Good Ol' Servo PWM

Discussion in 'The Projects Forum' started by blah2222, Dec 26, 2010.

  1. blah2222

    Thread Starter Well-Known Member

    May 3, 2010
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    33
    Hi! So after reading a bunch of the well explained posts/tutorials on generating some solid servo PWM on the forum, they all seemed to contain one 555 timer and at least one transistor somewhere in the circuit. They are probably more accurate then what I'm thinking, but I'd like to get some help with explaining another way of getting around this, that I found.

    I would like to set up a circuit with an astable 555 timer (oscillating as close to 50 Hz as I can get it, for servo control frequency), as well as a monostable 555 timer (with period control by a pot).

    Astable Mode:

    [​IMG]

    Where R1, R2, and C determine the frequency of oscillation (50 Hz), given by the formula:

    F = \frac{1.44}{C(R1 + 2R2)}

    Monostable Mode:

    [​IMG]

    Where R (variable resistor) and C determine the period of "on" time for the pulse, given by the formula:

    T = 1.1RC

    Putting It All Together:

    The output (pin 3) from the astable timer is connected to the trigger (pin 2) of the monostable timer. From there, the output (pin 3) of the monostable timer is the final PWM signal that can be manipulated by changes in the variable resistor in the monostable circuit.

    My Question:

    This all looks great to me on paper, but there's just one small thing that I am unsure about. Does the duty cycle of the astable timer signal matter when it comes to triggering the monostable timer signal?

    Thanks a lot!
    JP
     
  2. blah2222

    Thread Starter Well-Known Member

    May 3, 2010
    554
    33
    Hm, the only reason I ask is because I'm having some trouble with my circuit. I have it wire exactly like above with values stated below:

    Astable:

    R1 = 2 kΩ
    R2 = 2 kΩ
    C = 4.7 uF
    f = \frac{1.44}{4.7u(2k + 2(2k))} = 51.06 Hz

    Monostable:

    R = 4.5kΩ + 20kΩ pot
    C = 0.1 uF
    T_{pot/off} = 1.1(4.5k)(0.1u) = 0.495 ms
    T_{pot/full} = 1.1(24.5k)(0.1u) = 2.695 ms

    "Ideally" this should produce a good working range for the PWM with respect to the pot's rotation, but I have no visible control of the servo and I'm thinking it has to do with how the trigger of the monostable timer is reacting to the output of the astable oscillator timer.

    Anyone think of any other problems that I might be having?
     
  3. retched

    AAC Fanatic!

    Dec 5, 2009
    5,201
    312
    Are you using decoupling/bypass caps on the 555 ?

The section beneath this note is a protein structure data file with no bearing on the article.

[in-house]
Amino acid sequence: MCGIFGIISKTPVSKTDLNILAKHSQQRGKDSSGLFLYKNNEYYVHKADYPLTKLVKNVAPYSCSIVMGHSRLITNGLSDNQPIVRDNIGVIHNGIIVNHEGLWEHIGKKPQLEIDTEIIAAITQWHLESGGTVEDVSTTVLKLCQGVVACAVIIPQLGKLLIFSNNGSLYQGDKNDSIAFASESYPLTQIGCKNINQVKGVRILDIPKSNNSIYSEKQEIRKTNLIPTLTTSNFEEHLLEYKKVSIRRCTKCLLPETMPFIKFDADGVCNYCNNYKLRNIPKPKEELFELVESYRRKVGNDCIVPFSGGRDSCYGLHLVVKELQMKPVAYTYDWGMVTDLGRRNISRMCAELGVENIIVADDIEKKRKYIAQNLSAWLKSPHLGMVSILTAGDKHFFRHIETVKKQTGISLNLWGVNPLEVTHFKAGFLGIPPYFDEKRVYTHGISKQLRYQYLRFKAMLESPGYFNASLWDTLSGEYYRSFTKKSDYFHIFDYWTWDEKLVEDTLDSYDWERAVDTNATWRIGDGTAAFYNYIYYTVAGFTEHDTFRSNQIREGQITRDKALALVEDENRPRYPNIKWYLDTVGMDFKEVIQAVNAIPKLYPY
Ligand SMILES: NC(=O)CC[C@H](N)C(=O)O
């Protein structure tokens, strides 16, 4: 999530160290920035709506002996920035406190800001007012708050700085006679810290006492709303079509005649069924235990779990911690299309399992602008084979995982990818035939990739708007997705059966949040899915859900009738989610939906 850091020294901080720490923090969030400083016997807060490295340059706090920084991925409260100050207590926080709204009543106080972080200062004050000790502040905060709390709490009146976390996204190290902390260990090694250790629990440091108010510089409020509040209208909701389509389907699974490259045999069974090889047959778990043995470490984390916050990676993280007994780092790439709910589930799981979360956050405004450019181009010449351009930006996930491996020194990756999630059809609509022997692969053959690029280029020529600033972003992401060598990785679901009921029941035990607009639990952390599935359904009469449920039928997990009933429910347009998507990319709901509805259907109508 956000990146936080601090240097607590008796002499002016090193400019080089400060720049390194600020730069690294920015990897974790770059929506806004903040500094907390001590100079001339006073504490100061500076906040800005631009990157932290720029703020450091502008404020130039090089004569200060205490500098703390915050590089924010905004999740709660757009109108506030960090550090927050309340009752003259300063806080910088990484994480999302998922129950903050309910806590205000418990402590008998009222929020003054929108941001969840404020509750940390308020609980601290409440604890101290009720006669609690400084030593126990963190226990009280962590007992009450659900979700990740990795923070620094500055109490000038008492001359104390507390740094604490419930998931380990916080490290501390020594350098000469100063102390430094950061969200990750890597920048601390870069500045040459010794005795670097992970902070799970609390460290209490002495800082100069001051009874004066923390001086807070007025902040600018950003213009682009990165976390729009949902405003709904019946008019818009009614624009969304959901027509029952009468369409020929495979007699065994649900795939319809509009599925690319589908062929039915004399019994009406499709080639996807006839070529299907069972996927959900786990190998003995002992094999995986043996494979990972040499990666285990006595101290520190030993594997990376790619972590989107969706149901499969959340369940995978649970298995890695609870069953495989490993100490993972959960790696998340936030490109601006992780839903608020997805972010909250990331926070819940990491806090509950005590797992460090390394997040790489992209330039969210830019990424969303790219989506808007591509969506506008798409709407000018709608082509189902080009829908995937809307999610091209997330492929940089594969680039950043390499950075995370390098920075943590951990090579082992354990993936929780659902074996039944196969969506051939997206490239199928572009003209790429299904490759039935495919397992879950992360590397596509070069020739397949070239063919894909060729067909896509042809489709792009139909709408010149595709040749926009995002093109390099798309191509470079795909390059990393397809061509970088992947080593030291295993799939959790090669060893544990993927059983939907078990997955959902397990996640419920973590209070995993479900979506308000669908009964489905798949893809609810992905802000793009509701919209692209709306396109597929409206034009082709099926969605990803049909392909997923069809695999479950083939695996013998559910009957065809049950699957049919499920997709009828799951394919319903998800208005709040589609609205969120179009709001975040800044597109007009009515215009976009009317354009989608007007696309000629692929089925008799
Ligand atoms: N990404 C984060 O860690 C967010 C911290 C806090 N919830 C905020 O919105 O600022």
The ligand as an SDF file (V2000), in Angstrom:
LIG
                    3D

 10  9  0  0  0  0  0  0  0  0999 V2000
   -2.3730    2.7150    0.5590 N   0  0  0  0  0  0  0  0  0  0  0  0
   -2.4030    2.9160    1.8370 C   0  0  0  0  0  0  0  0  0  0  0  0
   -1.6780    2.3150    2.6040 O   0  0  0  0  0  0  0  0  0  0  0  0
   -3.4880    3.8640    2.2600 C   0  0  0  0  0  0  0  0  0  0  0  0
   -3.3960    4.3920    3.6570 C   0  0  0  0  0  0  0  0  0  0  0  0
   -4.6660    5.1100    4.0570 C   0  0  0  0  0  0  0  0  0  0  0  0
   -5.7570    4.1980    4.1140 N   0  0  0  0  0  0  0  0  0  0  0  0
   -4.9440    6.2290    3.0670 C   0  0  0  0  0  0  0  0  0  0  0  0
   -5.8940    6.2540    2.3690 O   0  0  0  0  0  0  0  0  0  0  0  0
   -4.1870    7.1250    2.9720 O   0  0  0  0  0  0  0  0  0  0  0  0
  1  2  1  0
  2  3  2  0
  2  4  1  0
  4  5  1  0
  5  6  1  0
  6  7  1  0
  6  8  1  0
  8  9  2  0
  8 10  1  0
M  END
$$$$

4. blah2222

    Thread Starter Well-Known Member

    May 3, 2010
    554
    33
    I've got 10nF capacitors on between the control pin and GND for both, if that's what you mean.
     
  5. thatoneguy

    AAC Fanatic!

    Feb 19, 2009
    6,357
    718
    The monostable 555 (your second one) will not reset if the trigger is held high. You need to create a "non-retriggerable" one-shot.

    The astable 50 Hz gen (first one) should be outputting pulses narrower than the narrowest pulse the retriggerable one-shot will generate, i.e. 5% duty cycle or less.

    --ETA: 555 Internals Tutorial You will see that the trigger feeds a comparator that directly drives the output flip flop. If it is held, the other functions do not override it.
     
  6. blah2222

    Thread Starter Well-Known Member

    May 3, 2010
    554
    33
    Ah that makes sense. I was thinking it had something to do with the trigger.

    Awesome! Got it working with a lower duty cycle in the astable timer. Thanks a bunch! For anyone who wants to use this circuit...

    Works with values:

    Astable:

    R1 = 27560 Ω
    R2 = 560 Ω
    C = 1 uF

    Monostable:

    R = 4560 Ω + 20kΩ pot
    C = 0.1 uF
     
    Last edited: Dec 29, 2010
  7. blah2222

    Thread Starter Well-Known Member

    May 3, 2010
    554
    33
    Just another question. This works pretty well for PWM between 0.5 and 2.5 ms but at the ends, it gets kinda jittery. Is there a way to keep the servo stable if it is greater than 2.5 ms or less than 0.5 ms. The pot allows for slight access to PWM just outside those bounds, and I would like to prevent the servo from jittering.

    Thanks
     
  8. thatoneguy

    AAC Fanatic!

    Feb 19, 2009
    6,357
    718
    Put a resistor in series with the pot, and a smaller pot so the total resistance is lower than that of the pot you are currently using.

    This will increase the minimum resistance and decrease the maximum resistance, it should result in what you want after a few tries.
     
    blah2222 likes this.
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